Letters 7 – 17 – 2012

VY Benefit

Since coming on line in 1972, Vermont Yankee has produced more than 150 million megawatt hours of electricity and has displaced more than 69 million tons of carbon dioxide emissions.

Nuclear power plants like Vermont Yankee provide large amounts of 24/7 base load electricity without burning fossil fuels. They emit virtually no greenhouse gases. On a per-kilowatt comparison with renewable energy sources like wind and solar, the lifetime “carbon footprint” of a nuclear generating plant is about the same as wind and much smaller than solar.

The United States has 104 nuclear reactors in 31 states that produce about 20% of our country’s electricity. According to the Nuclear Energy Institute, in 2011, the US nuclear industry prevented more than 613 million tons of carbon dioxide from being released into the atmosphere.

The electric power industry in the United States is responsible for releasing 2.3 billion tons of carbon dioxide into our air every year. Coal-fired power plants are the source of most of these emissions. If all US nuclear reactors were closed they would be replaced by either coal or natural gas generating units, releasing an additional 623 million tons of carbon dioxide each year.

Climate change is a cause for concern, but removing nuclear power from our energy mix would do nothing to protect our environment.


Ben Egnew

NH Resident, VY employee, VT Taxpayer


VY contributes to Vermont’s high air quality

Vermont is among the highest-ranked states in the country for air quality, something Vermonters are proud of. The operation of Vermont Yankee has played a major role in this accomplishment, displacing more than 69 million metric tons of carbon dioxide from entering our air since it came online in 1972.

After Tropical Storm Irene hit Vermont last year, Governor Shumlin was quoted as saying that we need to get off fossil fuels as soon as we know how (Democracy Now, Aug. 29, 2011). Vermont’s legislature continues to ignore the clean energy produced by Vermont Yankee and refuses to include it into Vermont’s energy future. These politically-driven efforts will slow our withdrawal from fossil fuels even more.

The Rutland Herald recently reported that the amount of US electricity generated from coal plants is forecast to drop this year, and fall even further by the end of this decade (“Coal use falling fast; utilities switching to gas,” June 13). The gap from lowering our usage of coal will be filled by natural gas, but natural gas is a fossil fuel and will not solve climate change.

As the country phases out coal we will need more affordable, reliable, electricity than ever. Nuclear is all of these things, plus clean. If Governor Shumlin’s rhetoric about global warming is sincere and Vermont’s clean air is a priority in the governing of our state, then our legislature would recognize Vermont Yankee as a necessary contributor to the health of Vermont and the wellbeing of Vermonters.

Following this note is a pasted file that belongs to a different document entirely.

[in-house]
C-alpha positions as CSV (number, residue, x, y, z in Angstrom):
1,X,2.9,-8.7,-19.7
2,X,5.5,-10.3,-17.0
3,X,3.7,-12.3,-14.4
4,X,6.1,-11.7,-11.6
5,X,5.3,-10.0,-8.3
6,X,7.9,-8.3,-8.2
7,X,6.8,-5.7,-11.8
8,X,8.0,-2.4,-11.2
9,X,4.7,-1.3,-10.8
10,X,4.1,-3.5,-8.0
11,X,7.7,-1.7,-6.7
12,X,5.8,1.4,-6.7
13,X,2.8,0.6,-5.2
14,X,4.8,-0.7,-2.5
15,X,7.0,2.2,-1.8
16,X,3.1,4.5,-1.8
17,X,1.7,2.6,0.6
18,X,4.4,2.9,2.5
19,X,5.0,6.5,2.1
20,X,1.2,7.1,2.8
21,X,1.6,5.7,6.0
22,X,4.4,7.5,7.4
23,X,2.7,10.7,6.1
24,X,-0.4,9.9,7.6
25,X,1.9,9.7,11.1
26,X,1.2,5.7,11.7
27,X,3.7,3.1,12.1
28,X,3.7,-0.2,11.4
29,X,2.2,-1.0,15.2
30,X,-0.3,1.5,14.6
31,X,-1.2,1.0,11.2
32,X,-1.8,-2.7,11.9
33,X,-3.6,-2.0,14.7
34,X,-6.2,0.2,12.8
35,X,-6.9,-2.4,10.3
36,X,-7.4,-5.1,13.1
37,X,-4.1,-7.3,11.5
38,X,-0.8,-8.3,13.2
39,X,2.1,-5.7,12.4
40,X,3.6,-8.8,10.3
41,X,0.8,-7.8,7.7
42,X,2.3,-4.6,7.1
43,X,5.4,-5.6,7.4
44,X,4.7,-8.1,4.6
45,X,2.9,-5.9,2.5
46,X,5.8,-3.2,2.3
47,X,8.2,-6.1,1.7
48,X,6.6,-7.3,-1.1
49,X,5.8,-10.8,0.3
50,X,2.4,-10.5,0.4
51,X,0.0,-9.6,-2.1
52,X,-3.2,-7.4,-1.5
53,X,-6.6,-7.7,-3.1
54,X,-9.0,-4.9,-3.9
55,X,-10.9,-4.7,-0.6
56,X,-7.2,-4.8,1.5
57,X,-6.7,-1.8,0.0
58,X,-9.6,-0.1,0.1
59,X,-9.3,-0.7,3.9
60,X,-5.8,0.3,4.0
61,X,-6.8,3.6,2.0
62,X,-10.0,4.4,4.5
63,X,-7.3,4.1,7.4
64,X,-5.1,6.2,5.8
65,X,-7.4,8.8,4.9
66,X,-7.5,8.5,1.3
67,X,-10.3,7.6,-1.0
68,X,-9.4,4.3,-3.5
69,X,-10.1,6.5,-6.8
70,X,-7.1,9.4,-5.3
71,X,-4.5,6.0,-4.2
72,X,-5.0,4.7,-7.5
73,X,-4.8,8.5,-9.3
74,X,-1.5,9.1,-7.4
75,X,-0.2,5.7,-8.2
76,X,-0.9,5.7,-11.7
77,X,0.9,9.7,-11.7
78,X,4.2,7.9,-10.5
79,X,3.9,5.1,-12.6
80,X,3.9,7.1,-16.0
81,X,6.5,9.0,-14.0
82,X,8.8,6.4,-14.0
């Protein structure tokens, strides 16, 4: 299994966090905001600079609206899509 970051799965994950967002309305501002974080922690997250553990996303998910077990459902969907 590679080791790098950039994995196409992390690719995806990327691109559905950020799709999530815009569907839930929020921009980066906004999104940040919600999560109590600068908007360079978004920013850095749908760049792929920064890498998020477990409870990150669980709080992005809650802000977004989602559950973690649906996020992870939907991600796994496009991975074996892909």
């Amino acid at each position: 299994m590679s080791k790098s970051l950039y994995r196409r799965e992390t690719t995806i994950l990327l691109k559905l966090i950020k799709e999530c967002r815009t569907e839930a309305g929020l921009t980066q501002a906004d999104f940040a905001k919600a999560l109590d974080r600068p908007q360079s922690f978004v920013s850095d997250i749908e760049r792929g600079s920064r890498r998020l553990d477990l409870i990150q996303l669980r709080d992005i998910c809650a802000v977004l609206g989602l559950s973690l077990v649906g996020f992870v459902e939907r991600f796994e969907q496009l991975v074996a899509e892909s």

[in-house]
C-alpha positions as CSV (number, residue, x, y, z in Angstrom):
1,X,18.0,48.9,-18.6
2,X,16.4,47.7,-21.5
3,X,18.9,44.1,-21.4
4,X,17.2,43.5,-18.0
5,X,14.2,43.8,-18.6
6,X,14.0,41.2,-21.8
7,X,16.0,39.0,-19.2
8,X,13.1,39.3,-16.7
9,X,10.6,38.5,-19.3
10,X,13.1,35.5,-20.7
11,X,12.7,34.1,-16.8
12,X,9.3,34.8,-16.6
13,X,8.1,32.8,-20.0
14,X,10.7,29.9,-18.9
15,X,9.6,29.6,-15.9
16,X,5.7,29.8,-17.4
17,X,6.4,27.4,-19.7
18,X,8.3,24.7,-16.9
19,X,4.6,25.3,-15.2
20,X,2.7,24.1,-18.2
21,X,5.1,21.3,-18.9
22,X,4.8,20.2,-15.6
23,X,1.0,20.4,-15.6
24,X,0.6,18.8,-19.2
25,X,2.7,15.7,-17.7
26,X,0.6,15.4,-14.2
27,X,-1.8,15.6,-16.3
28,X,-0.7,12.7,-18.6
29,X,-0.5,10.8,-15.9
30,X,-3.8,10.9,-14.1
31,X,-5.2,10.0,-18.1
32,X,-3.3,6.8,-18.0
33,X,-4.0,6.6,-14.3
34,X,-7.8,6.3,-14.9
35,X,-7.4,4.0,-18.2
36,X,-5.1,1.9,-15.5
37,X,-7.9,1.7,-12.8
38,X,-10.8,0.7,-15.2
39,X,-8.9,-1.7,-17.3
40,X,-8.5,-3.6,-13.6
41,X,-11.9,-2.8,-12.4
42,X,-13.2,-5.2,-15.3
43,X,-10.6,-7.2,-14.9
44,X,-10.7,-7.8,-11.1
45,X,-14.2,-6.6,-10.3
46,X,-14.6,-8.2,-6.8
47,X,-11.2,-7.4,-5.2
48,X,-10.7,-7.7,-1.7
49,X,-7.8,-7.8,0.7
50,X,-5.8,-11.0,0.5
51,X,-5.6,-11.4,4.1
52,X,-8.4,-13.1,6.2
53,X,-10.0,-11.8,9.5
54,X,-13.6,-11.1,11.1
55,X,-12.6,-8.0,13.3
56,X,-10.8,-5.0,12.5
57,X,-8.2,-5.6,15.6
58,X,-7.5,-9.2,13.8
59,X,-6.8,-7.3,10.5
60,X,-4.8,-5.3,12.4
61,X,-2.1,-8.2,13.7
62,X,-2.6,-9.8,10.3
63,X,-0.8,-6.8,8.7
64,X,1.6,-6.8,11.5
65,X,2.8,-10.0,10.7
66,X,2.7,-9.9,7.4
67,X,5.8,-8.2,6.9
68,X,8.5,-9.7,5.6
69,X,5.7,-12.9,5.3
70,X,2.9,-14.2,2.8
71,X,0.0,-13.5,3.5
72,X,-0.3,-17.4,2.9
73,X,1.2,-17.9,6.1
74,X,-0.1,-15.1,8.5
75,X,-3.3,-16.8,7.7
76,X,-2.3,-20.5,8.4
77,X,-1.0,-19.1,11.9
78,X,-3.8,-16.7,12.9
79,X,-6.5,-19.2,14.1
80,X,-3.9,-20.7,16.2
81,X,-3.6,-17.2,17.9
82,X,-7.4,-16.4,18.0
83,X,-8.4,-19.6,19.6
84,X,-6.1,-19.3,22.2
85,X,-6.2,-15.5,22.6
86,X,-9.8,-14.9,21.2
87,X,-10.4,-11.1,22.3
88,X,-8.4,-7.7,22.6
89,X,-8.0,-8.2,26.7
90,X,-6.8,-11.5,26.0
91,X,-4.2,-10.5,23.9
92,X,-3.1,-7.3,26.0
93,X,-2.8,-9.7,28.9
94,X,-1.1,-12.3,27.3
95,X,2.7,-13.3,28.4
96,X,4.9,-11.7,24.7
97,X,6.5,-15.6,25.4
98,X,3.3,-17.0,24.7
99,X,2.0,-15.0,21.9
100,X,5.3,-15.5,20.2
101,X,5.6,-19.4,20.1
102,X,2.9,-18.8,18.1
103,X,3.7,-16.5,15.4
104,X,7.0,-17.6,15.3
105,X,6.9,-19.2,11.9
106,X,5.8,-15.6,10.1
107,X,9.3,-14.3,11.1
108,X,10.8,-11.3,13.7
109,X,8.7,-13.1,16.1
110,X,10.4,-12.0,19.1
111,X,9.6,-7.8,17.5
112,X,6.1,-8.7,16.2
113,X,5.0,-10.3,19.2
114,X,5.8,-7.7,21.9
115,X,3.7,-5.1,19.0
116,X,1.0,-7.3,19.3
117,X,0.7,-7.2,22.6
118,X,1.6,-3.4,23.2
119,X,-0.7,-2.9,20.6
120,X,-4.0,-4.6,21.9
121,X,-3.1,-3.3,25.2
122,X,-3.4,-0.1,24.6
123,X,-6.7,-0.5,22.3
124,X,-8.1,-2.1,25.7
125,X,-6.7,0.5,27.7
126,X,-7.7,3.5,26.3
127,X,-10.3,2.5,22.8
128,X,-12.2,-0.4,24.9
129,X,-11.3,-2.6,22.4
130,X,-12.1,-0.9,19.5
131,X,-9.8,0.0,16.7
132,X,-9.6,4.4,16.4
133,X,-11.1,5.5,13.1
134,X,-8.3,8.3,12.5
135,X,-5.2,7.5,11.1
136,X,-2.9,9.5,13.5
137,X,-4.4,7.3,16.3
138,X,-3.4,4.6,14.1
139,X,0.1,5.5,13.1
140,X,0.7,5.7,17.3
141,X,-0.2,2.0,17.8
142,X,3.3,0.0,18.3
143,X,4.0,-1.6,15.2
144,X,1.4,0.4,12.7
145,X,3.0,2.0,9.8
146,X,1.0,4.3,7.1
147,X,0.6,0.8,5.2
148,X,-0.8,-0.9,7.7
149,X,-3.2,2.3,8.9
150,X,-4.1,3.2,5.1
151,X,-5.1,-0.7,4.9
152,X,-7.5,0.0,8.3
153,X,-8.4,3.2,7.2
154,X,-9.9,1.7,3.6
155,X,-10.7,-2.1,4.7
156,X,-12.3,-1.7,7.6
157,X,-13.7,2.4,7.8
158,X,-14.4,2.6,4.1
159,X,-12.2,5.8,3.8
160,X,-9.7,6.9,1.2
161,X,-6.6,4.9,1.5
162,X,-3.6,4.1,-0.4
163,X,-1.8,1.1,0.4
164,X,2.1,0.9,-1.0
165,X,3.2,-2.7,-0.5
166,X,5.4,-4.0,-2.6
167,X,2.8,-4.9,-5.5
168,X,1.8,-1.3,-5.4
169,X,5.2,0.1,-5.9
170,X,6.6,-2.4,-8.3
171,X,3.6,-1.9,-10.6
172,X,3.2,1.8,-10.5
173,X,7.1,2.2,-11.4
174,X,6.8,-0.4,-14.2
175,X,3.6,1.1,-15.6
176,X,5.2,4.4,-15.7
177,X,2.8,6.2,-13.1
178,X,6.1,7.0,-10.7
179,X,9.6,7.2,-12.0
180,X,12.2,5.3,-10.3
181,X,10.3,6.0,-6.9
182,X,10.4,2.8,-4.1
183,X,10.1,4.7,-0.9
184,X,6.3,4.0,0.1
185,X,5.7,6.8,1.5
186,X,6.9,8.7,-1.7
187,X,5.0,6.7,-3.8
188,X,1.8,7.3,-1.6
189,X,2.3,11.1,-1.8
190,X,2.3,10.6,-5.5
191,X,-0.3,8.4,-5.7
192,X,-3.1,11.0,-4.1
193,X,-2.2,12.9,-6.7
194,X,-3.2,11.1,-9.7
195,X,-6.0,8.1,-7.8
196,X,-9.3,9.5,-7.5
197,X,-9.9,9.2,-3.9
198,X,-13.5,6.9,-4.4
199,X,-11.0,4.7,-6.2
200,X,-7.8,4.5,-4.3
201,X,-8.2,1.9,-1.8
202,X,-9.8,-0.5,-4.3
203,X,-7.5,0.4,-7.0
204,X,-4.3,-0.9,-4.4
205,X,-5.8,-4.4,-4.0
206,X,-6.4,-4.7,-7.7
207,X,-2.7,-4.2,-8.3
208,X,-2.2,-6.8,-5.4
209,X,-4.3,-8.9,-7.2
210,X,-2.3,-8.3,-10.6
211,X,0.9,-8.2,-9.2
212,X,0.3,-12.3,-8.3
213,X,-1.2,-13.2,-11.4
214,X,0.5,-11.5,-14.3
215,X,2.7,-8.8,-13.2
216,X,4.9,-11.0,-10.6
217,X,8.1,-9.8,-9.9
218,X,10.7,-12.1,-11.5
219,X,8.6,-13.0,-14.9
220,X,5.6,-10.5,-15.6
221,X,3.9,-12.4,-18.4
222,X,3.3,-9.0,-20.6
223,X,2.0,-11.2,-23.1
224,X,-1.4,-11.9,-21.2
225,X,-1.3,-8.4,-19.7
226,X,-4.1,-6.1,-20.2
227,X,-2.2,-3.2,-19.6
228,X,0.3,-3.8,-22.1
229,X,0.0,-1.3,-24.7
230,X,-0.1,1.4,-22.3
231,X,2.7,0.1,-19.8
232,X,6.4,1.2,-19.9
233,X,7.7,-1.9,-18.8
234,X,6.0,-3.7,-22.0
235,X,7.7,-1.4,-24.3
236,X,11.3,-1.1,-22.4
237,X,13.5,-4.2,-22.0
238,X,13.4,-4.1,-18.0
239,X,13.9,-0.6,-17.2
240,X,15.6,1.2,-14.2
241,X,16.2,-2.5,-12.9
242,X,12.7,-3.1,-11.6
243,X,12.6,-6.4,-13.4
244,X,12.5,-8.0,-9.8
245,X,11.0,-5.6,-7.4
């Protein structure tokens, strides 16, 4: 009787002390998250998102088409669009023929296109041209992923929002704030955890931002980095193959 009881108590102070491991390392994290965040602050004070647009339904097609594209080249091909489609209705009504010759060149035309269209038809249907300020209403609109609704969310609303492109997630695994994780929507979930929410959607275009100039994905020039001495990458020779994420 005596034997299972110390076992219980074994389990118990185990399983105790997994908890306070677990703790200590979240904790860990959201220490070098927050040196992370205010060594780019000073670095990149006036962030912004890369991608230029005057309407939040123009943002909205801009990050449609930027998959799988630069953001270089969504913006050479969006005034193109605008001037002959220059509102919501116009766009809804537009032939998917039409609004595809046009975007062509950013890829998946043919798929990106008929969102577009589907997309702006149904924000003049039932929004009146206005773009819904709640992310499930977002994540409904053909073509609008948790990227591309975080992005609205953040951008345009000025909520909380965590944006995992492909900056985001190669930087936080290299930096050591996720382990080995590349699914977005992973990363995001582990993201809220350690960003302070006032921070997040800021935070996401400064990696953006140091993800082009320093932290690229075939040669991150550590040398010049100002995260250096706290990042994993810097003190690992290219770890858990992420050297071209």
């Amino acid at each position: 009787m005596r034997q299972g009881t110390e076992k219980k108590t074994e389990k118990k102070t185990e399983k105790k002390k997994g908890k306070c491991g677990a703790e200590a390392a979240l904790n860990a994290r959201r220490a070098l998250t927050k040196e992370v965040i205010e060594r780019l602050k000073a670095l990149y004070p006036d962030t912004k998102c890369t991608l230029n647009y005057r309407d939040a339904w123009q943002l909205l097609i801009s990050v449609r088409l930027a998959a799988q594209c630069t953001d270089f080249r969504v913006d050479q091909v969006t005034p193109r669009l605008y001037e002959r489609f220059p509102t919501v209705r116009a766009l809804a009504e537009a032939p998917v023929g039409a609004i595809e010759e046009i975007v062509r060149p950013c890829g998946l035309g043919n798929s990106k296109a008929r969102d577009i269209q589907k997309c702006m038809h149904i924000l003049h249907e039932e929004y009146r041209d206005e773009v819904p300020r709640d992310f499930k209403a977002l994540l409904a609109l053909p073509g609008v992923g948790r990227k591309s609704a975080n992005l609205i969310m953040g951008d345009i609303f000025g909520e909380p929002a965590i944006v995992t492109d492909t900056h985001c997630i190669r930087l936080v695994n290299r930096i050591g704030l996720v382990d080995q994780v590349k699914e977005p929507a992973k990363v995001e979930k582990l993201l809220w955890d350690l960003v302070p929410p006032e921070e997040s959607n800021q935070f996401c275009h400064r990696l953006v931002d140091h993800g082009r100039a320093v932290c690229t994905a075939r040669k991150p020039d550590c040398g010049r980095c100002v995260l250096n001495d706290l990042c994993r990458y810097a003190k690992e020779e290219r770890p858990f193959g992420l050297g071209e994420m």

Michael Ball

Vernon, VT


The Vermont Electric Cooperative issued a news release asking its customers to conserve energy last Monday and Tuesday (July 16 and 17) to alleviate strain on the electric grid. If we are being asked to forego normal activities because we don’t have enough electricity now, we’ll have even less electricity if Vermont Yankee were closed.

VY and Vermont’s need for a reliable electrical infrastructure

VEC suggests that during this heat wave customers turn off unnecessary lights, delay the use of appliances until after 6 p.m. and raise their air conditioner temperature by 3 degrees. To support these actions the company offers a “Beat the Peak” program where they will provide alerts to customers of when to reduce their electricity use.

While I try to regularly conserve electricity, I don’t think I should organize my life around electric supply. We need an electrical infrastructure which provides sufficient capacity at all times, and allows the electric companies to meet their customers’ needs.

In past years Vermont Yankee provided approximately one-third of all the electricity consumed in Vermont and sold its remaining electricity to the New England Electric Grid. Now, all of Vermont Yankee’s electricity is being sold to the Grid. Grid power is then purchased by electric companies and distributed to their customers.

For more than forty years Vermont Yankee has provided reliable electricity without producing greenhouse gases. This electricity is available 24 hours per day, every day, no matter the weather conditions. The plant provides over 600 jobs for area residents and pays millions of dollars in state and local taxes.

Vermont Yankee is necessary to meet the electric needs of Vermont, Massachusetts and New Hampshire. There is no reason to close Vermont Yankee.

Richard January

Jaffrey, New Hampshire




Tuesday July 31: The Milton Friedman Centennial Program: Going Independent in Vermont  Burlington Sheraton Conference Center University Amphitheatre 7:00 PM.  Click here for more details.



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